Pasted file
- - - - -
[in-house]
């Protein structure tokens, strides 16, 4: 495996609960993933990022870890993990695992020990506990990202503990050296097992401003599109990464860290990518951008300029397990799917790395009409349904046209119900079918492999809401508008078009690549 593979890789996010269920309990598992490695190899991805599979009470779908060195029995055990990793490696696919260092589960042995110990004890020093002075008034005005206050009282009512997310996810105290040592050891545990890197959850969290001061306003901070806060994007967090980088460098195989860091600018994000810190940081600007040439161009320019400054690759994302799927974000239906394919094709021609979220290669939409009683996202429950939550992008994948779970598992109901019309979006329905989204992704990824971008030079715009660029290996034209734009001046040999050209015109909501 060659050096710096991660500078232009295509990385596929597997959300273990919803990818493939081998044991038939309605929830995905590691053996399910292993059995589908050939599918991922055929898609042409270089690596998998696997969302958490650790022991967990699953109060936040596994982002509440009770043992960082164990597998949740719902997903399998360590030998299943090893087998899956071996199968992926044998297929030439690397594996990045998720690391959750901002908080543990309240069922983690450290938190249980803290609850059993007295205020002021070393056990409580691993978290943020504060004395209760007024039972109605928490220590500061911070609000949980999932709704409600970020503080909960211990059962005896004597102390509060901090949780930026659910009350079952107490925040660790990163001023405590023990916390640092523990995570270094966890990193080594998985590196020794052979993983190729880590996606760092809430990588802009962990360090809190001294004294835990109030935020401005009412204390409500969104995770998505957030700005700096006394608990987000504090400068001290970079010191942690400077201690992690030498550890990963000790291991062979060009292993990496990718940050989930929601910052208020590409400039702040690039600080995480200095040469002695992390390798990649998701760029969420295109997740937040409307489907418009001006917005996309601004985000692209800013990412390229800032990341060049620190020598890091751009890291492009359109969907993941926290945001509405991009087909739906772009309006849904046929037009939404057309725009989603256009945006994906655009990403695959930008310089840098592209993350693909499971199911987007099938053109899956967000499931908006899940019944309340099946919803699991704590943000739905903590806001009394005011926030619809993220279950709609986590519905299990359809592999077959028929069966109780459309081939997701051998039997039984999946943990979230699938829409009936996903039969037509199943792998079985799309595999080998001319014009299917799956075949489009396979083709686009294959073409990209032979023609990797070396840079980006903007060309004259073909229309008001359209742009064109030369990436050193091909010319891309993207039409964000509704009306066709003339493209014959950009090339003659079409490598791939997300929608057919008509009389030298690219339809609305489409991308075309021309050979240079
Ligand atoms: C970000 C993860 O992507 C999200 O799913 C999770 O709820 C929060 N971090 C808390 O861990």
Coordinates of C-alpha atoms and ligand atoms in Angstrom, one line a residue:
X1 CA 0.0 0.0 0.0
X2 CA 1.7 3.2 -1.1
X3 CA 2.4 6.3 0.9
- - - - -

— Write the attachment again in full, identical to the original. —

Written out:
[in-house]
């Protein structure tokens, strides 16, 4: 495996609960993933990022870890993990695992020990506990990202503990050296097992401003599109990464860290990518951008300029397990799917790395009409349904046209119900079918492999809401508008078009690549 593979890789996010269920309990598992490695190899991805599979009470779908060195029995055990990793490696696919260092589960042995110990004890020093002075008034005005206050009282009512997310996810105290040592050891545990890197959850969290001061306003901070806060994007967090980088460098195989860091600018994000810190940081600007040439161009320019400054690759994302799927974000239906394919094709021609979220290669939409009683996202429950939550992008994948779970598992109901019309979006329905989204992704990824971008030079715009660029290996034209734009001046040999050209015109909501 060659050096710096991660500078232009295509990385596929597997959300273990919803990818493939081998044991038939309605929830995905590691053996399910292993059995589908050939599918991922055929898609042409270089690596998998696997969302958490650790022991967990699953109060936040596994982002509440009770043992960082164990597998949740719902997903399998360590030998299943090893087998899956071996199968992926044998297929030439690397594996990045998720690391959750901002908080543990309240069922983690450290938190249980803290609850059993007295205020002021070393056990409580691993978290943020504060004395209760007024039972109605928490220590500061911070609000949980999932709704409600970020503080909960211990059962005896004597102390509060901090949780930026659910009350079952107490925040660790990163001023405590023990916390640092523990995570270094966890990193080594998985590196020794052979993983190729880590996606760092809430990588802009962990360090809190001294004294835990109030935020401005009412204390409500969104995770998505957030700005700096006394608990987000504090400068001290970079010191942690400077201690992690030498550890990963000790291991062979060009292993990496990718940050989930929601910052208020590409400039702040690039600080995480200095040469002695992390390798990649998701760029969420295109997740937040409307489907418009001006917005996309601004985000692209800013990412390229800032990341060049620190020598890091751009890291492009359109969907993941926290945001509405991009087909739906772009309006849904046929037009939404057309725009989603256009945006994906655009990403695959930008310089840098592209993350693909499971199911987007099938053109899956967000499931908006899940019944309340099946919803699991704590943000739905903590806001009394005011926030619809993220279950709609986590519905299990359809592999077959028929069966109780459309081939997701051998039997039984999946943990979230699938829409009936996903039969037509199943792998079985799309595999080998001319014009299917799956075949489009396979083709686009294959073409990209032979023609990797070396840079980006903007060309004259073909229309008001359209742009064109030369990436050193091909010319891309993207039409964000509704009306066709003339493209014959950009090339003659079409490598791939997300929608057919008509009389030298690219339809609305489409991308075309021309050979240079
Ligand atoms: C970000 C993860 O992507 C999200 O799913 C999770 O709820 C929060 N971090 C808390 O861990």
Coordinates of C-alpha atoms and ligand atoms in Angstrom, one line a residue:
X1 CA 0.0 0.0 0.0
X2 CA 1.7 3.2 -1.1
X3 CA 2.4 6.3 0.9